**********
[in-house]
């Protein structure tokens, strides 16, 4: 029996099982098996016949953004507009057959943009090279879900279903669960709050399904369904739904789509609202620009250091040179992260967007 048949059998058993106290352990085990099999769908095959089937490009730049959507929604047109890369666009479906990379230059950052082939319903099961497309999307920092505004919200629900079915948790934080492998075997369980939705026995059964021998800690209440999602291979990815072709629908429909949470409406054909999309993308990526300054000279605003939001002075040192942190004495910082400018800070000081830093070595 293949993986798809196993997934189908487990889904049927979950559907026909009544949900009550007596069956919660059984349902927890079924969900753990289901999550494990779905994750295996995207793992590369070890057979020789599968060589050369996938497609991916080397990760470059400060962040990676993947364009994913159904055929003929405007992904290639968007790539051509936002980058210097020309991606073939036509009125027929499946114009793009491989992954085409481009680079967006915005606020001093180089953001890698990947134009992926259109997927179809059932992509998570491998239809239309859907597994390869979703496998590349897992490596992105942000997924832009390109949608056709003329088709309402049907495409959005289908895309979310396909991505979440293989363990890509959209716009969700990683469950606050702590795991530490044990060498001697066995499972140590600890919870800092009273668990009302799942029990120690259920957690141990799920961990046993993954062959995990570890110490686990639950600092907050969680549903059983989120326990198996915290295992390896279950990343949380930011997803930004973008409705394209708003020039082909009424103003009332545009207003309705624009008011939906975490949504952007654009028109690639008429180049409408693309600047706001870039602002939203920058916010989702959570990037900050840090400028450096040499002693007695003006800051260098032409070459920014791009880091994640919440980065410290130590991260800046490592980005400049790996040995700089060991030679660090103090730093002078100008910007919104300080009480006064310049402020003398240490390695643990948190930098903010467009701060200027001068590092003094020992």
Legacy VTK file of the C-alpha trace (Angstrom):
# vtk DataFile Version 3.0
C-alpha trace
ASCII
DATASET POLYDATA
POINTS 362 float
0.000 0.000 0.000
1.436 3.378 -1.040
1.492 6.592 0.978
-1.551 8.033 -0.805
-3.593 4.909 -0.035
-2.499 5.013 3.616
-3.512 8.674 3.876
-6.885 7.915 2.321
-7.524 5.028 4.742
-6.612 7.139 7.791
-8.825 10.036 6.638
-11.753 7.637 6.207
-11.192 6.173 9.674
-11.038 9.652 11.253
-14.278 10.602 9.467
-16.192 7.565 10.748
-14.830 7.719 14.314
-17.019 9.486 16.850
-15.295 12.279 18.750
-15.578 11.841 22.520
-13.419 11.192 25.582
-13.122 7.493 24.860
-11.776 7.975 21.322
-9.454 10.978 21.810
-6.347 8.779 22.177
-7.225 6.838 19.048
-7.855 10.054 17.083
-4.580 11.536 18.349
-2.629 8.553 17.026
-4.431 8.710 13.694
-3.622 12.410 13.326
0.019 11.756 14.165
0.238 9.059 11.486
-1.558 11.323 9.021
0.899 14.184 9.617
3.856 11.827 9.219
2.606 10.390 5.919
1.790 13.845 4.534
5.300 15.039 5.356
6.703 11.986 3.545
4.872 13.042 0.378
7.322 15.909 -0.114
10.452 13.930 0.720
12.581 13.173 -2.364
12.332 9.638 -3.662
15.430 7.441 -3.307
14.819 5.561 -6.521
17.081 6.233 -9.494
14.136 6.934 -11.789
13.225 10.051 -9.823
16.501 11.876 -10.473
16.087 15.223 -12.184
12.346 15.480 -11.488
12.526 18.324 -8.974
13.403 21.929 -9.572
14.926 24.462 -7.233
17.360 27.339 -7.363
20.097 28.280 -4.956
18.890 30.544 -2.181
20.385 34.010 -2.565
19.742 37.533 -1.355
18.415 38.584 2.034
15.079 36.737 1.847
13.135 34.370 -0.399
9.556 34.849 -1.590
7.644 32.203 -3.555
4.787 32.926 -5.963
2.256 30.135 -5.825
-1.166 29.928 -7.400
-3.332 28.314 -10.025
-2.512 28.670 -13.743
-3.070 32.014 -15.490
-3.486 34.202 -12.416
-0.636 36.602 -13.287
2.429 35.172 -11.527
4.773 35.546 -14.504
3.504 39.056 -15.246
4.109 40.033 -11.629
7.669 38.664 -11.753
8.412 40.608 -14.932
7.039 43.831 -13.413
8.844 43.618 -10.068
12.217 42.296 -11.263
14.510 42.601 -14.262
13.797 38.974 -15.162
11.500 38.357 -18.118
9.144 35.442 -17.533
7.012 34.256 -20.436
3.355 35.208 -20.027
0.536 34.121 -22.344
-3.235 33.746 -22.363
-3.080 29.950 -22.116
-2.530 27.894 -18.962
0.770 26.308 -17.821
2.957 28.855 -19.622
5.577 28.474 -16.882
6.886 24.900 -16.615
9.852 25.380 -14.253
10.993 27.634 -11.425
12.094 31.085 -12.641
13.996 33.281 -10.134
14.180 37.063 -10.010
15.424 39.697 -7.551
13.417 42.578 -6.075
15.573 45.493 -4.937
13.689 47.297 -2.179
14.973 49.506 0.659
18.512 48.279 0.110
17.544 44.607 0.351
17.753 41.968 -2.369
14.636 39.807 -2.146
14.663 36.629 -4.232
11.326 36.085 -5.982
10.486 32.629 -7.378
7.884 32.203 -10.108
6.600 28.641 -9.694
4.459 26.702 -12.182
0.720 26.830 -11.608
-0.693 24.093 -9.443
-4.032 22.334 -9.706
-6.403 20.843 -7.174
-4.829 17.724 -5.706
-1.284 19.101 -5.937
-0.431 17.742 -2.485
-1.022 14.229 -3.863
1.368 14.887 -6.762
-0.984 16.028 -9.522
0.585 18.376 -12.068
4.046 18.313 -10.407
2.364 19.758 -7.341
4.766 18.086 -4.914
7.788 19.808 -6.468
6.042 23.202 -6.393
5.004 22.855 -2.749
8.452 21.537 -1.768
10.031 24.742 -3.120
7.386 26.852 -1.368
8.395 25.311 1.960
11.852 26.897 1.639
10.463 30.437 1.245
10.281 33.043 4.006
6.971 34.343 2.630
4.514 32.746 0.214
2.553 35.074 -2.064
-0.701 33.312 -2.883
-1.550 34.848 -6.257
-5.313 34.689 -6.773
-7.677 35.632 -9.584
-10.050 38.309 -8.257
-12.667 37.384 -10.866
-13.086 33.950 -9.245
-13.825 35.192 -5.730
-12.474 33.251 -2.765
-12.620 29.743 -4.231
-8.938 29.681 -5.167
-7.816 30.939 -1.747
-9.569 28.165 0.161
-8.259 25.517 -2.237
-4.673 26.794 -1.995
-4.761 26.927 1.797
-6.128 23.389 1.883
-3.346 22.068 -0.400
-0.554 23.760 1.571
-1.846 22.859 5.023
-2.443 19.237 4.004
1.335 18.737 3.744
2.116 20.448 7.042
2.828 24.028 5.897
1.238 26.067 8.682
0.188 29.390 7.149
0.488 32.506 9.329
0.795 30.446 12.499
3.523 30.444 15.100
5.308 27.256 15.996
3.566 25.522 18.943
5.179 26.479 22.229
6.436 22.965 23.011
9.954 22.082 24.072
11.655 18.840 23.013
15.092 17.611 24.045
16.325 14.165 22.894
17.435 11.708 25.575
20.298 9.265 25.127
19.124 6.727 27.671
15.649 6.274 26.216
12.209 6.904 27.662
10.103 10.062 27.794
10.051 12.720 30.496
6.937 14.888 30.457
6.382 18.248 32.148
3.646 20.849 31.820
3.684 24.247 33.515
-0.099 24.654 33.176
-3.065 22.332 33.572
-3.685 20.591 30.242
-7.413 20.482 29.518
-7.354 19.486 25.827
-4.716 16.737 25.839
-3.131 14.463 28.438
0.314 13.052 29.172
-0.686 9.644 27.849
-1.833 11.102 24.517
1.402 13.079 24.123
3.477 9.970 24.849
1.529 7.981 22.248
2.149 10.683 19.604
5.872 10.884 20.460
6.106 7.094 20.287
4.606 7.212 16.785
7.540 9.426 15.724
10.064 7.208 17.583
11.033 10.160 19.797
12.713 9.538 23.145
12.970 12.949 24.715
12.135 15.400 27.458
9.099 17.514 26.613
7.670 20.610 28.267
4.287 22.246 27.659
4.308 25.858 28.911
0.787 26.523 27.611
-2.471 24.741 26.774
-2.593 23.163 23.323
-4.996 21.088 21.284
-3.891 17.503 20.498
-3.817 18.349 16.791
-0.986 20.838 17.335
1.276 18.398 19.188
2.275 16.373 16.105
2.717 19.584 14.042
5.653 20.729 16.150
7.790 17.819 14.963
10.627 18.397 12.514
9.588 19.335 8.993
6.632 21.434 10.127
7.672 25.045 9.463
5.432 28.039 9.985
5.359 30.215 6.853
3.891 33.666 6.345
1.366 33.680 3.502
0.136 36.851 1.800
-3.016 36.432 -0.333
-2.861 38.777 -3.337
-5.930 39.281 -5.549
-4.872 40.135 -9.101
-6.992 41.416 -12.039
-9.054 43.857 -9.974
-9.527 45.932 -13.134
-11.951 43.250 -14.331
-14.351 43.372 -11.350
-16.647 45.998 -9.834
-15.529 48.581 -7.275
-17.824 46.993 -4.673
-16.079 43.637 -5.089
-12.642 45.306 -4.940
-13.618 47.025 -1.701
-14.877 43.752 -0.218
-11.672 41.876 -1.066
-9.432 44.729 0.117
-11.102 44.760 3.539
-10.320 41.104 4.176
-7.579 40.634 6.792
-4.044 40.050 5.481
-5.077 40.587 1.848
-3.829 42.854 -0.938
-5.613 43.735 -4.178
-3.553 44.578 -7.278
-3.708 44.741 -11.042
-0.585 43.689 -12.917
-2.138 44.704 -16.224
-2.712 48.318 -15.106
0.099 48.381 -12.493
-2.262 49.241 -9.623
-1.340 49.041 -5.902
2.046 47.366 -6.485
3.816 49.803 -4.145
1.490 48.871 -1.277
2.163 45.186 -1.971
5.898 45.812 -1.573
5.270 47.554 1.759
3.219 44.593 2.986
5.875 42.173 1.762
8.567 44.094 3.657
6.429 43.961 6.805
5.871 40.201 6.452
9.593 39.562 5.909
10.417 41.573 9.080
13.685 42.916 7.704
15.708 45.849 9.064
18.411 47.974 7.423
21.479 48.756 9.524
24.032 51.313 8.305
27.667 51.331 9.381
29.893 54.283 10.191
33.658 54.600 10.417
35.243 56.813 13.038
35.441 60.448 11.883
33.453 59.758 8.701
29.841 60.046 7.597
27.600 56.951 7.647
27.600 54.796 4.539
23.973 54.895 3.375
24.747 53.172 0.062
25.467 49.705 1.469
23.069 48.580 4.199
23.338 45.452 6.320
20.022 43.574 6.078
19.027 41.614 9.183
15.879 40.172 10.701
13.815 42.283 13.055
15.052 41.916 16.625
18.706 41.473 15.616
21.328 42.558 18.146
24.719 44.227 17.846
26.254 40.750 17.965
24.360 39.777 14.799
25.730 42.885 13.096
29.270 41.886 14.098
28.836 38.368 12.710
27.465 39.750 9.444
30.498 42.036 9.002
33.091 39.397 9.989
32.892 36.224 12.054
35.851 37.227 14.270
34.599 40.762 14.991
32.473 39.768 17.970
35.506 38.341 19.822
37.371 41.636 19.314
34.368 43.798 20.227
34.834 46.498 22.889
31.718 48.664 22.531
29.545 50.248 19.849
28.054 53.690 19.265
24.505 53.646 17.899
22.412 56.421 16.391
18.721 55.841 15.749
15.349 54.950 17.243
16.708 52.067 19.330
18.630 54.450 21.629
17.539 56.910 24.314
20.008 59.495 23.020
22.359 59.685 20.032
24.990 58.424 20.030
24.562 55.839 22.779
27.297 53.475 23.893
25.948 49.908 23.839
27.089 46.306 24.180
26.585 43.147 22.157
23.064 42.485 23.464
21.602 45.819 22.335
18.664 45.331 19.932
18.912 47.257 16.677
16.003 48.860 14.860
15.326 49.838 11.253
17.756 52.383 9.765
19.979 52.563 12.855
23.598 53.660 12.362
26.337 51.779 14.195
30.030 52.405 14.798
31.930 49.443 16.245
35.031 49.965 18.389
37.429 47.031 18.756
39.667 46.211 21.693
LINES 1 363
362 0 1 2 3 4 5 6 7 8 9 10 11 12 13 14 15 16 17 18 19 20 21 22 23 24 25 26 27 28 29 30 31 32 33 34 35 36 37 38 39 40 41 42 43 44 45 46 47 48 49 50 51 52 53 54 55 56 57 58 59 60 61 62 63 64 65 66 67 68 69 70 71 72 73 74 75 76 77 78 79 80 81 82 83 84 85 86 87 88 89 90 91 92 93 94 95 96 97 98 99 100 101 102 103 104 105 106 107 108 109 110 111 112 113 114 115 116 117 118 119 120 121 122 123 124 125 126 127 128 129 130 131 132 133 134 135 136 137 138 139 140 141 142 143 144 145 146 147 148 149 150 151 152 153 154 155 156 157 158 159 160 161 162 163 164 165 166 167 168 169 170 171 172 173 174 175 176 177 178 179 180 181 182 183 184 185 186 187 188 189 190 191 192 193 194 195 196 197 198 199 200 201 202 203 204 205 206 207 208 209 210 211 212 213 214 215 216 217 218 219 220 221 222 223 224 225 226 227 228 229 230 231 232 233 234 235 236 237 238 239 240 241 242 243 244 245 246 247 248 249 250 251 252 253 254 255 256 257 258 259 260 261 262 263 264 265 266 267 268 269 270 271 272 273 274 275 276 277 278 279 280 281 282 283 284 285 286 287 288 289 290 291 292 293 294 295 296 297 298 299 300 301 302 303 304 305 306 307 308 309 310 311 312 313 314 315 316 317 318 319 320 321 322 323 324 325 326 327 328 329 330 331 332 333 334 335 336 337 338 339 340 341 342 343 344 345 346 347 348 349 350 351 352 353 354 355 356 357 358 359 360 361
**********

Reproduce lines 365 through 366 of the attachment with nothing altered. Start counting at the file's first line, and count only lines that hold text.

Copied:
26.337 51.779 14.195
30.030 52.405 14.798